Pamplin College partners with Deloitte to prepare students for sweeping changes to United States accounting profession
July 8, 2008
Virginia Tech's Pamplin College of Business is one of two schools selected to partner with audit and consulting firm Deloitte to develop much needed college accounting curricula on the International Financial Reporting Standards (IFRS).
IFRS is being used in more than 100 countries and about 40 percent of Fortune Global 500 companies, said Sam Hicks, an accounting and information systems associate professor who is coordinating the initiative in Pamplin. “With the Securities and Exchange Commission considering allowing U.S. multinationals to use IFRS in the near term — perhaps as early as 2011 — the speedy integration of IFRS into accounting curricula is an important challenge for business schools,” he said.
With an $81,000 grant from Deloitte, Hicks is working with a team of faculty members and graduate students to prepare teaching materials aimed at helping professors to incorporate in their courses the differences between IFRS and U.S. accounting rules for financial reporting, known as U.S. GAAP (Generally Accepted Accounting Principles).
Large accounting firms already have relevant fact sheets and reports, and links to these resources are being compiled by the team, Hicks said, but “we are really focusing on classroom materials for use this fall and beyond.” The materials being developed include summaries of the major differences between IFRS and U.S. GAAP and the problems of transition, exam questions for faculty use, and cases and exercises for student use. “At the intermediate accounting level,” Hicks said, “students learn best by analyzing a single transaction and applying the appropriate accounting standard, in this case, the IFRS, to that transaction."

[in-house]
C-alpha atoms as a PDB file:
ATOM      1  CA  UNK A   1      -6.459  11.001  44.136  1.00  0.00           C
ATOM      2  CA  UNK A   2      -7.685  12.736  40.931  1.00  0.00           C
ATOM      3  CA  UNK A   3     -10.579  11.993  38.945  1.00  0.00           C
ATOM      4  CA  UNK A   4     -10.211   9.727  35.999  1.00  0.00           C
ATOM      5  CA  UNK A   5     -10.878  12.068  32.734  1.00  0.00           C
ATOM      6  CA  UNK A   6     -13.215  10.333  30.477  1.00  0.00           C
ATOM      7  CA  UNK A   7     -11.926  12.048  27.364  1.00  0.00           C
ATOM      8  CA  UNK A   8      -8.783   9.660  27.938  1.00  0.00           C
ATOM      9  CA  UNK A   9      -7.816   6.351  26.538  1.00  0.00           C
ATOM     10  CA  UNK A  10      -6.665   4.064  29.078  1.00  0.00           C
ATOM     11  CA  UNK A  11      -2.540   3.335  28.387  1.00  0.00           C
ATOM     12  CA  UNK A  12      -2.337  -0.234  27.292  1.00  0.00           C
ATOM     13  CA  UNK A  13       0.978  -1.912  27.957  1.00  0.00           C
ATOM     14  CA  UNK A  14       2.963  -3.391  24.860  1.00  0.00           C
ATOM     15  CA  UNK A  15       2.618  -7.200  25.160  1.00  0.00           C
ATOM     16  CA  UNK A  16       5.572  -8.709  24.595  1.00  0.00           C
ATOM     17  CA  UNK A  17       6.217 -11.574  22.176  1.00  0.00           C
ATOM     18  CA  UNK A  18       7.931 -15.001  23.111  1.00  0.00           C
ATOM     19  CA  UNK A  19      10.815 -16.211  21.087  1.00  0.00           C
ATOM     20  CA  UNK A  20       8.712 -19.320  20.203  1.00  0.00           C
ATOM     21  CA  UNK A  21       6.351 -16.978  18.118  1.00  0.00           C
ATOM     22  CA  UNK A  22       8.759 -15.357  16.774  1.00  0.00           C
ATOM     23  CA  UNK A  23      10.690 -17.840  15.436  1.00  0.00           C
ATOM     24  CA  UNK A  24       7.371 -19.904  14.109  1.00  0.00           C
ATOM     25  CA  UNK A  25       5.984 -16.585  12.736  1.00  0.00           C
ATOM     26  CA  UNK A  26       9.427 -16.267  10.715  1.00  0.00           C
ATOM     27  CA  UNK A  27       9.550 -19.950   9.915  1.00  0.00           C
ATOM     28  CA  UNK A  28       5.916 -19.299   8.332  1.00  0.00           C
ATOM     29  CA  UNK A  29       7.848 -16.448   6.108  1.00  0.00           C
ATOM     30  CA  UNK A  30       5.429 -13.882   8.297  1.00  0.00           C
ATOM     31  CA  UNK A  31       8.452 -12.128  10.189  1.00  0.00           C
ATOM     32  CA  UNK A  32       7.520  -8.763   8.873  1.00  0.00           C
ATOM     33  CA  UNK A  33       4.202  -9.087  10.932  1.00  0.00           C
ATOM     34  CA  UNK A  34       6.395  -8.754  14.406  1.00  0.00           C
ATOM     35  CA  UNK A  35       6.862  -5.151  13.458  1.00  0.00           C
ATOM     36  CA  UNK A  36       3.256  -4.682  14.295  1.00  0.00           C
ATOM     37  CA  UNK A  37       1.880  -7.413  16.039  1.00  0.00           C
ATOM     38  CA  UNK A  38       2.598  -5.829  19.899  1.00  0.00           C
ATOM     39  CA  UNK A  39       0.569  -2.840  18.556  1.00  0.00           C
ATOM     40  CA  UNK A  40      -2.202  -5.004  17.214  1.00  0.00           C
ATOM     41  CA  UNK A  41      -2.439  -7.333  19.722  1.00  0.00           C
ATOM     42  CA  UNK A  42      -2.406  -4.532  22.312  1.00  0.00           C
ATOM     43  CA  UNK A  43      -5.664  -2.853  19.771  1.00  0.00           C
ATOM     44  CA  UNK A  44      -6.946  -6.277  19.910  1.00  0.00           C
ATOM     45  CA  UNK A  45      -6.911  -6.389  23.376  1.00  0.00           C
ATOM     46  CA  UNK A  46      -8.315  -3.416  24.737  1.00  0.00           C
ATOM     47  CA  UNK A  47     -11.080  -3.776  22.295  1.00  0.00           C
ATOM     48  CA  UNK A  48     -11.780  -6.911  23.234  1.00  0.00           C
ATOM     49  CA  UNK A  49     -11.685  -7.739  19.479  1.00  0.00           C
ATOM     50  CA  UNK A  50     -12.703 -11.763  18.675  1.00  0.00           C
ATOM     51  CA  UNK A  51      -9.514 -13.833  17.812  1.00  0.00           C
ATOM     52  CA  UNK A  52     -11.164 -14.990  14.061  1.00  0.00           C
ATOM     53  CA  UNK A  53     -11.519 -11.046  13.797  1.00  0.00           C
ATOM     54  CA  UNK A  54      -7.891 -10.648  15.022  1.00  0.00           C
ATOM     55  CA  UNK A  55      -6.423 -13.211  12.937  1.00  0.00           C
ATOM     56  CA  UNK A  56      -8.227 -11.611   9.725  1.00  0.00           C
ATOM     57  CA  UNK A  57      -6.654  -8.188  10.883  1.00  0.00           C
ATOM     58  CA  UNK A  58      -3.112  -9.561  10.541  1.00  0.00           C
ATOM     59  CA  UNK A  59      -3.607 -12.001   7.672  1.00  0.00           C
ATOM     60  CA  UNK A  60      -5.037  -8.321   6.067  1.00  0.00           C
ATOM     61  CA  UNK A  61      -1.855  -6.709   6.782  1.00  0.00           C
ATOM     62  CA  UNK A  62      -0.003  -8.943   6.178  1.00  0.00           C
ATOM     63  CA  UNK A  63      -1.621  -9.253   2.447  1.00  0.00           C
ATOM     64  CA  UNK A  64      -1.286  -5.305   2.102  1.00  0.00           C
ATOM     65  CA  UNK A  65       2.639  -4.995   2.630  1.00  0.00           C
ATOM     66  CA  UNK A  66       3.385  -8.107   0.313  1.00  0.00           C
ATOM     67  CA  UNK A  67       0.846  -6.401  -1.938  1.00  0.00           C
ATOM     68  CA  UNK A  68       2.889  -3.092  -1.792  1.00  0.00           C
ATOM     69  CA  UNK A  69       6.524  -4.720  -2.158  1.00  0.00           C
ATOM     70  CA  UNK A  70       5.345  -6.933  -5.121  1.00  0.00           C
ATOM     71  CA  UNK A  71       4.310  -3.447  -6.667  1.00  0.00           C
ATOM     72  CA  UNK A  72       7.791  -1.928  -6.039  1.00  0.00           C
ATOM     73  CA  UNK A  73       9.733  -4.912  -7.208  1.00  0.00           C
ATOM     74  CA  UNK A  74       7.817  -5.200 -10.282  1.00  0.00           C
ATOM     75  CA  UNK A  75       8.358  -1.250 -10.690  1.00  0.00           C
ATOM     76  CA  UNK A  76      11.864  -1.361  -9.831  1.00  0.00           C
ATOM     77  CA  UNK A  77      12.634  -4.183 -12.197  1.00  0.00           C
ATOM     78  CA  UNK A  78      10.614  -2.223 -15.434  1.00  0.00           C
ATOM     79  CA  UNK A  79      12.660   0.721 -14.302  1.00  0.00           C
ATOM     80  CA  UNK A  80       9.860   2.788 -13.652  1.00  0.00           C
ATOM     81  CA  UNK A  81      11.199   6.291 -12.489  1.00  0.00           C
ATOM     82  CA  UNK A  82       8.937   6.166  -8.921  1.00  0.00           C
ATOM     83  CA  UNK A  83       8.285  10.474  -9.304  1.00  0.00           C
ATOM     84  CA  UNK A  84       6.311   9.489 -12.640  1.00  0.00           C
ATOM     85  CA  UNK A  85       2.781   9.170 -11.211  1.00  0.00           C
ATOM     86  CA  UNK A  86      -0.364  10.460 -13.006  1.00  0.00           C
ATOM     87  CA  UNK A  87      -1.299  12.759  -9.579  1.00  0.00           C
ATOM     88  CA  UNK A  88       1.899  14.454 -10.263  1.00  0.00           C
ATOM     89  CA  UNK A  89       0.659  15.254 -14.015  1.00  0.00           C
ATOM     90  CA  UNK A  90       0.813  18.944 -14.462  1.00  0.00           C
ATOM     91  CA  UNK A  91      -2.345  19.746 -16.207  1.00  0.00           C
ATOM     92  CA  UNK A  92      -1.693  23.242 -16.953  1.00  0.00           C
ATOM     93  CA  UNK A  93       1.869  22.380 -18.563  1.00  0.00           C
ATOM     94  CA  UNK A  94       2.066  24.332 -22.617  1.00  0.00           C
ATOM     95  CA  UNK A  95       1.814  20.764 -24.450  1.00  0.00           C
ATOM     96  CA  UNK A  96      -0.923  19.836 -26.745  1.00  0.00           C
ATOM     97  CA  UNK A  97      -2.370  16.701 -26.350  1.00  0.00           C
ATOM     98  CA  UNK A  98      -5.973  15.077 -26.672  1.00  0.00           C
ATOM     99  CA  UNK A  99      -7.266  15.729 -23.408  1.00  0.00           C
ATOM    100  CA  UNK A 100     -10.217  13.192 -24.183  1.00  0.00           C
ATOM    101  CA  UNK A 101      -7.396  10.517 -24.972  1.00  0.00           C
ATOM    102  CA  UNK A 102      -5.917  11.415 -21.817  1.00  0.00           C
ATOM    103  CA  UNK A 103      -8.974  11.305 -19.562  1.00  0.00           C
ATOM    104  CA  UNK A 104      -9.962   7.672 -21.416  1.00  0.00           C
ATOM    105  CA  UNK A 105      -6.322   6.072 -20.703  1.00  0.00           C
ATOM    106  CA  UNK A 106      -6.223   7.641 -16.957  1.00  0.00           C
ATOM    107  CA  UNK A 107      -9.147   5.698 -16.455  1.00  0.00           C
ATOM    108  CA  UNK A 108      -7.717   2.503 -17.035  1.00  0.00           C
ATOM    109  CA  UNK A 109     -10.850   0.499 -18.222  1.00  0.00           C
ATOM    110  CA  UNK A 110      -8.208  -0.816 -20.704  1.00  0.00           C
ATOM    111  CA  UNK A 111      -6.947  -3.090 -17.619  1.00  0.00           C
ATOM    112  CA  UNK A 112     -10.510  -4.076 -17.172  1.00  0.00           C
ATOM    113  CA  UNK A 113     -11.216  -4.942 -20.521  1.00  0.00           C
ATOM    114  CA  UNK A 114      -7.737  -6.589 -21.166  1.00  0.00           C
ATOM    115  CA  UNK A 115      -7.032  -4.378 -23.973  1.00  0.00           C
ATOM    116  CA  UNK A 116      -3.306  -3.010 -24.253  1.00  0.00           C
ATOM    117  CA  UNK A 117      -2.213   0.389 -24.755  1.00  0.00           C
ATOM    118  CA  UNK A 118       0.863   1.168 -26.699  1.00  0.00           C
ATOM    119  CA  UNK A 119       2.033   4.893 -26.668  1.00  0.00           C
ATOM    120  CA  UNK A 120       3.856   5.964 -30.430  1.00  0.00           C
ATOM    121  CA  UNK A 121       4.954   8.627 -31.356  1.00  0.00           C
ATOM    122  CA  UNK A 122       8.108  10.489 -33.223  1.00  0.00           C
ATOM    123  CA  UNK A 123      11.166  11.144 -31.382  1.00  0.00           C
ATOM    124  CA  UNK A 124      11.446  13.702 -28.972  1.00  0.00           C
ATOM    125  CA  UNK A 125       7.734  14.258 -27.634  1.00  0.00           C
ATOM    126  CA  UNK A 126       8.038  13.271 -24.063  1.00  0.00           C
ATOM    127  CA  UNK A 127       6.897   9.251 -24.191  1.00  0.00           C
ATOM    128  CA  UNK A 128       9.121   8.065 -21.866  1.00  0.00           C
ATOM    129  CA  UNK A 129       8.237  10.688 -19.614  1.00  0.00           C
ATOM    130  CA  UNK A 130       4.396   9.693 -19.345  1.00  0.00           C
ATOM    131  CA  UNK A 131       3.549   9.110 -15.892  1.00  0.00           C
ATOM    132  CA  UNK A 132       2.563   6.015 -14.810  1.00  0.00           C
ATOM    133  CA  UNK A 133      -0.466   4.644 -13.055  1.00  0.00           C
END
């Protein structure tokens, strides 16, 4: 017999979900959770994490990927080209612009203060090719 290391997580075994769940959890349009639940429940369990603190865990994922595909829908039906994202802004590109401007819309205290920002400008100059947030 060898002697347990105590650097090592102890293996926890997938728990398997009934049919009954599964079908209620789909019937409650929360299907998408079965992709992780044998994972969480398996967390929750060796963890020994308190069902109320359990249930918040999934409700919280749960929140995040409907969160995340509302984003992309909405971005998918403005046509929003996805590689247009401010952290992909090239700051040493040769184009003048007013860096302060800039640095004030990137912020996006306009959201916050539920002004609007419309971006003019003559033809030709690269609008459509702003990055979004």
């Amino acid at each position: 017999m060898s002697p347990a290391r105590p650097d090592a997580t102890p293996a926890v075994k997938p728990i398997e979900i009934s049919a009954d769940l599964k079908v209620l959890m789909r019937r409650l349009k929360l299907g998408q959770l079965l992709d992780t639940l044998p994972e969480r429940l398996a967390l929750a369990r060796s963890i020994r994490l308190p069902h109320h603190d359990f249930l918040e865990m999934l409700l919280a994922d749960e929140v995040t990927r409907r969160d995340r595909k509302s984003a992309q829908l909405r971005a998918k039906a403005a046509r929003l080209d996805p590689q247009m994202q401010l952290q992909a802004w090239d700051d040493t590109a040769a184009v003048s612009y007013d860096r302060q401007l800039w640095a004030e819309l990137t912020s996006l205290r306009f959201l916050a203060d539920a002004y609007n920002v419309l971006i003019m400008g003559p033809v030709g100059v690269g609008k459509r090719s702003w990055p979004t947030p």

Doctoral students Rebecca Fay and Jennifer Edmonds, who are specializing in auditing, are writing most of the materials, he said. Accounting and information systems faculty members John Brozovsky and Patty Lobingier are reviewing and testing the materials. They presented their plan of work to a meeting of the Federation of Schools of Accounting, sponsored by Deloitte in May.
The finished product, Hicks said, will be presented at the annual meeting of the American Accounting Association (the national organization of accounting professors) in August and made available to all accounting professors through the association’s website.
D.J. Gannon, partner and leader of Deloitte’s IFRS Center of Excellence in the United States, said that existing curriculum materials have “scant amounts of IFRS content.” Textbooks, he said, “normally publish on a three- to four-year cycle. And faculty are pressed for time to create meaningful course materials that will help students understand IFRS and U.S. GAAP.”
At Deloitte, Gannon said, “we recognize our responsibility to step forward and help academia educate and prepare tomorrow’s accounting professionals to apply this new language of accounting and financial reporting.” Deloitte will also contribute case studies for use in the classroom and the expertise of its professionals as guest lecturers on campus.
Ohio State University is the other school that will develop IFRS materials for its curriculum with assistance from Deloitte, which anticipates working with additional institutions through its newly formed International Financial Reporting Standards University Consortium.